Wikipedia defines Sustainability “as the capacity to endure. In ecology the word describes how biological systems remain diverse and productive over time. For humans it is the potential for long-term maintenance of wellbeing, which in turn depends on the wellbeing of the natural world and the responsible use of natural resources.” As such, “Sustainability” is a journey… an evolution if you will… a long term business plan… and a wonderful opportunity to position your company…
Our Food Sector Networking Event this month focused on Sustainability: What is Your Green Footprint? Manufacturers in Eastern and Southwestern Ontario enjoyed the opportunity to hear our Guest Speaker - Laura Rourke, Environmental, Health and Safety Manager, EMC Canada, address this topic. Everyone present took advantage of engaging with their peers - looking at ways to begin a process, identifying areas of opportunity, enlisting the support of our people, sharing current practices and thoughts on continuing the momentum for improving Sustainability Programs already in place.
Together we explored the evolution of Sustainability, the reporting mechanisms of the past and present, the upstream and downstream considerations and those as owned operations. We also discussed the requirements of third party certifications and took look at Walmart's questionnaire in particular - certainly one to benchmark with in industry. Industry stakeholders such as Walmart can really drive reporting requirements and it is not such a simple thing being a supplier anymore to such a large organization. Walmart's supplier criteria regarding sustainable performance is readily available on the web and covers the following categories:
- Energy and Climate
- Material Efficiency
- Nature and Resources
- People and Community
With those present, Laura also highlighted the GRI (Global Reporting Initiative) Sustainability Reporting Guidelines and Categories as it applies to the Food Sector. This type of reporting is growing every year across all industries.
We enjoyed some excellent discussion on current initiatives in place for some of our participants and how those activities evolved. This subsequently led into industry trends and the role of media and external resources - particularly the internet - and the impact that has had on the consumer and their quest for additional product knowledge and awareness of health and well-being issues. Thoughts were shared on the power of the media in general particularly when topics are addressed through venues such as Oprah - captivating millions of people on an issue at a given time. Movies such as "Food Inc." (which has just been nominated for an Oscar) http://www.foodincmovie.com, and books such as "Fast Food Nation" (http://www.amazon.ca/Fast-Food-Nation-Dark-All-american/dp/0060838582) draws direct attention to industry and the consumer and subsequently a demand for change. It is no wonder that sustainability initiatives are becoming ever more important to all organizations.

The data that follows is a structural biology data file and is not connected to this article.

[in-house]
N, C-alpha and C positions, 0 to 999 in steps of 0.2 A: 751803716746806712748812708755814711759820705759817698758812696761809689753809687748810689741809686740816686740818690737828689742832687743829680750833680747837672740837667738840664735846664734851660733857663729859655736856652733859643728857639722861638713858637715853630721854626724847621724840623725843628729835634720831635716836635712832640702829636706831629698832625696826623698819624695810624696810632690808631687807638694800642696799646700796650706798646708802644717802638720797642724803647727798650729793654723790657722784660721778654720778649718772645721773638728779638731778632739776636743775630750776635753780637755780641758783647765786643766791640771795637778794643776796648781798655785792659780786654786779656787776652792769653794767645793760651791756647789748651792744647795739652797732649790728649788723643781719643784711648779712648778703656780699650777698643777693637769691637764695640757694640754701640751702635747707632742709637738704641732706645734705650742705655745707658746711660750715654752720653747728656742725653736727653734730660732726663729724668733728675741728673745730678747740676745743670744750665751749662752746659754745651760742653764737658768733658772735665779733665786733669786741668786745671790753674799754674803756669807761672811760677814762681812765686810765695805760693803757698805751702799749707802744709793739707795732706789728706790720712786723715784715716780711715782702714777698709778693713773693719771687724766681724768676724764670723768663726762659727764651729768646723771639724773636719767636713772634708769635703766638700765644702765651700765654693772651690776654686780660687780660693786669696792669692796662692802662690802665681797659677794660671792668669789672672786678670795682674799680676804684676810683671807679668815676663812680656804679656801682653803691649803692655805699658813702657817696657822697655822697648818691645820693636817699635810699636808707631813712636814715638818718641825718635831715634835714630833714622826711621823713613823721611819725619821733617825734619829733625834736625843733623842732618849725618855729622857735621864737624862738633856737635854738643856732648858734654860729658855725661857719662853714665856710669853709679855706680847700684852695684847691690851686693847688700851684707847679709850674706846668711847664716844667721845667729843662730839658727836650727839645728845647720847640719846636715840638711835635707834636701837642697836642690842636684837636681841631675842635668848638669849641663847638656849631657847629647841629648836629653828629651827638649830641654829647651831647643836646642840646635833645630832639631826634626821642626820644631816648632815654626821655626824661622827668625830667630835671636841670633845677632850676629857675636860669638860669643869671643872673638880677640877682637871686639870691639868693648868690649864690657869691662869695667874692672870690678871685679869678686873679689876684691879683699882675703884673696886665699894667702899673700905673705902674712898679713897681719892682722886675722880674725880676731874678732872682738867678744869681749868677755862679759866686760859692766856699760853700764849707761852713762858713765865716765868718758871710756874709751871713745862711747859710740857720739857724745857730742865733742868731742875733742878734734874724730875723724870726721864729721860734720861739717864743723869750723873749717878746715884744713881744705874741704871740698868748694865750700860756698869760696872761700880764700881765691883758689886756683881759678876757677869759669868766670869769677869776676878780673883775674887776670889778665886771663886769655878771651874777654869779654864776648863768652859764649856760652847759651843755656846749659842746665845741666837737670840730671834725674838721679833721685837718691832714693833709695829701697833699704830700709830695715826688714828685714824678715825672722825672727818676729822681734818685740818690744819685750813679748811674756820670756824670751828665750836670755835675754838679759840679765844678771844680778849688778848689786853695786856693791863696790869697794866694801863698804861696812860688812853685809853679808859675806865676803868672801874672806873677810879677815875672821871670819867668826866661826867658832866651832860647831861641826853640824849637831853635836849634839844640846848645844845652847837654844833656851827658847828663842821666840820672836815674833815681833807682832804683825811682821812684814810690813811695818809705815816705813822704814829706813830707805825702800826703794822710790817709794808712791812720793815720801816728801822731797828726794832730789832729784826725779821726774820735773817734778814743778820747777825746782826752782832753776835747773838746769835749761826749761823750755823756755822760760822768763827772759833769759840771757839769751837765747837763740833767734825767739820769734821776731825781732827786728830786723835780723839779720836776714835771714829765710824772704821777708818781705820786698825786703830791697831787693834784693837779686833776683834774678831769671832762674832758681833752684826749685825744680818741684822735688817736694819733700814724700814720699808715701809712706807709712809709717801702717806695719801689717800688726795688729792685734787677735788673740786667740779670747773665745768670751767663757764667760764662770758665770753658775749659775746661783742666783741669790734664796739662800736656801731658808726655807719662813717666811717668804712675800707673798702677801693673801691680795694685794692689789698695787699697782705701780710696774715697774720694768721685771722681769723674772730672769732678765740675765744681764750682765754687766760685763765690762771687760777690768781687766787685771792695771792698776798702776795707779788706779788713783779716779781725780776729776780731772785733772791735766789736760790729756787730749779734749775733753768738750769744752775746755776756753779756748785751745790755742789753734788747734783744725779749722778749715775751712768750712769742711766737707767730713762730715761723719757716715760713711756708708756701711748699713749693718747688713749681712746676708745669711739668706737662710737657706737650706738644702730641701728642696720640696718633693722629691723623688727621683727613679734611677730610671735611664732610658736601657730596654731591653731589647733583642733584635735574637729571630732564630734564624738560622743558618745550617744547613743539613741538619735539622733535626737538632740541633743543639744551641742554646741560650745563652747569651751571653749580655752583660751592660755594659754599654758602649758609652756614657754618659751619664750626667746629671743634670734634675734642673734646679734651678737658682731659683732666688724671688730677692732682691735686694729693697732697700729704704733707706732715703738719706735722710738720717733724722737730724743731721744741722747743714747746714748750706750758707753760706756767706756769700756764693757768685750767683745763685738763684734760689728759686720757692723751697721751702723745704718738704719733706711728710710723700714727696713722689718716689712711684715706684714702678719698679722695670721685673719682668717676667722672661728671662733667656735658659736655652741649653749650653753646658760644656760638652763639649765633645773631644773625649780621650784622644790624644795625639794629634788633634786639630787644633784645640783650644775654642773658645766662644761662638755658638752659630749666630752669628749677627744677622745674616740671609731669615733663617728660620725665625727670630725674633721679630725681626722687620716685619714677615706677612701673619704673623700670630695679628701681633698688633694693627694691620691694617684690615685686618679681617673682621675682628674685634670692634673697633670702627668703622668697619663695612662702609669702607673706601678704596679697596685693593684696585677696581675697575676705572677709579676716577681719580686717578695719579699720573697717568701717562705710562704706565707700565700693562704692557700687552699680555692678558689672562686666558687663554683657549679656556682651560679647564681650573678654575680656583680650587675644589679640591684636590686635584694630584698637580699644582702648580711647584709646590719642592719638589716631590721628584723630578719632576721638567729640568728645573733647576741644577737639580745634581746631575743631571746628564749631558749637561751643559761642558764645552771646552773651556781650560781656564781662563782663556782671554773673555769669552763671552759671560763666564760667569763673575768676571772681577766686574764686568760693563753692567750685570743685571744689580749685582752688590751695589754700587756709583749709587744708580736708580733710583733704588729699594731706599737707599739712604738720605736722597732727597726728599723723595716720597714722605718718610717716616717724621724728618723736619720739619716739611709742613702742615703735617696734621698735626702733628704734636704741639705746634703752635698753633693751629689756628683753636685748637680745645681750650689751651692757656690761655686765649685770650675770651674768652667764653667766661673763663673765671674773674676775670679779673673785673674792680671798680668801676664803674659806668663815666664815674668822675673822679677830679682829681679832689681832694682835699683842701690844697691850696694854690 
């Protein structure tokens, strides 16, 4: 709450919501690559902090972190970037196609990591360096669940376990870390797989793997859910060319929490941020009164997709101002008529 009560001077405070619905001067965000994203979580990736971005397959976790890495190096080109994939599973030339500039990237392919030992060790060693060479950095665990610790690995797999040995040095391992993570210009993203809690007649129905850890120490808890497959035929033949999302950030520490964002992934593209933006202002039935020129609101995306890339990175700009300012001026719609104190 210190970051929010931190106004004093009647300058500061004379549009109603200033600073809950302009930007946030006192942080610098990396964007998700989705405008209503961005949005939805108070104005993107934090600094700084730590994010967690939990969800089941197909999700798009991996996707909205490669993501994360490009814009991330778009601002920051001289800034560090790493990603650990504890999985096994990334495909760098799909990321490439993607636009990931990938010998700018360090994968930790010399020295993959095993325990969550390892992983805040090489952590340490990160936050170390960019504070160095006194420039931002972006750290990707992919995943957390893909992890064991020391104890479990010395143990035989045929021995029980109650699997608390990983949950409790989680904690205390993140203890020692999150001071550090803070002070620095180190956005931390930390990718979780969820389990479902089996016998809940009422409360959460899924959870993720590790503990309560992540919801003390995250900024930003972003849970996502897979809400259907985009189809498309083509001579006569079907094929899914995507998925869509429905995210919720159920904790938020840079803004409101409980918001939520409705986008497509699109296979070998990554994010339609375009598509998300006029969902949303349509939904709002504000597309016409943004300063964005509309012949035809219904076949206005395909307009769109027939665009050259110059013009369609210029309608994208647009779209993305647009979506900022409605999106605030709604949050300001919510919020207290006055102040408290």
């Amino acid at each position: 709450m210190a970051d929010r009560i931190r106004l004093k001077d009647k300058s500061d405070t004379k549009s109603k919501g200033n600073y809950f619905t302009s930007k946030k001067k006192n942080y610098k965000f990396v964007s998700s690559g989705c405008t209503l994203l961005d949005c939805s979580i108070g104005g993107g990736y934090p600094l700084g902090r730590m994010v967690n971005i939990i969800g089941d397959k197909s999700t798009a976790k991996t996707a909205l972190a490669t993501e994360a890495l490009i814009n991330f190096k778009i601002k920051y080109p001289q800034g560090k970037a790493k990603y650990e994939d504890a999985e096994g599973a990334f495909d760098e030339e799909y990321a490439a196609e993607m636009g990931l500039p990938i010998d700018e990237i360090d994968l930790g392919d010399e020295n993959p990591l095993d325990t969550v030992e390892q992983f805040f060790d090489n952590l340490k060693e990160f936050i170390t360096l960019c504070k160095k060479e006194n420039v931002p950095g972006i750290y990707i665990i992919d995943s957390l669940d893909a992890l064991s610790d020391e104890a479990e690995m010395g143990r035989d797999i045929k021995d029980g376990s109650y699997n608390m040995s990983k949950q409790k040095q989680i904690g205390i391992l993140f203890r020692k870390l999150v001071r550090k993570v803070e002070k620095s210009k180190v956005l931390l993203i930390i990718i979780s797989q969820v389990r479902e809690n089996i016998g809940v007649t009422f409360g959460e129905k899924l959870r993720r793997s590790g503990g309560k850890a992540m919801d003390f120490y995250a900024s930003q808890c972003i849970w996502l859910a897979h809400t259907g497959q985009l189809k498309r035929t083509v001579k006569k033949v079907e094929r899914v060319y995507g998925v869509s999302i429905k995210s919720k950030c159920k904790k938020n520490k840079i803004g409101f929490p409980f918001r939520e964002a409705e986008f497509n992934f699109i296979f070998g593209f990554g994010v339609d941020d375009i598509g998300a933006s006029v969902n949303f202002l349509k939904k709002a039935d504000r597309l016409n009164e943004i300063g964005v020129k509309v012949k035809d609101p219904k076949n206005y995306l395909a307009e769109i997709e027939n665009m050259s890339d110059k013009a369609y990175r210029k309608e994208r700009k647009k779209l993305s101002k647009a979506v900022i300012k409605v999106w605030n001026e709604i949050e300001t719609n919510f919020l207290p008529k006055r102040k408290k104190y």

Laura mentioned in her concluding thoughts, that implementing a Sustainability program can be a huge endeavour, and to "eat the elephant just one bite at a time". Some things to consider perhaps:
- Look for the areas that make sense to attack from a dollar and cents aspect.
- Collecting the data to show where the opportunities exist can be an exercise in itself - engage your people.
- Set a five to ten year plan with realistic, measurable and achievable short and long term goals.
- Think about how you are managing your product and communicating your "green" initiatives to your customers.
- How is your supply chain producing your product - can they reduce their footprint?
- Where can you minimize your carbon footprint? Utilizing local products, markets, services; offering preferred supplier advantages; considering greener transportation vehicles; sharing transportation…
- Conduct a waste audit to see what is going to landfill and where the opportunities might lie
- Examine purchasing policies - are you using sustainable forestry paper products, recycled components, etc.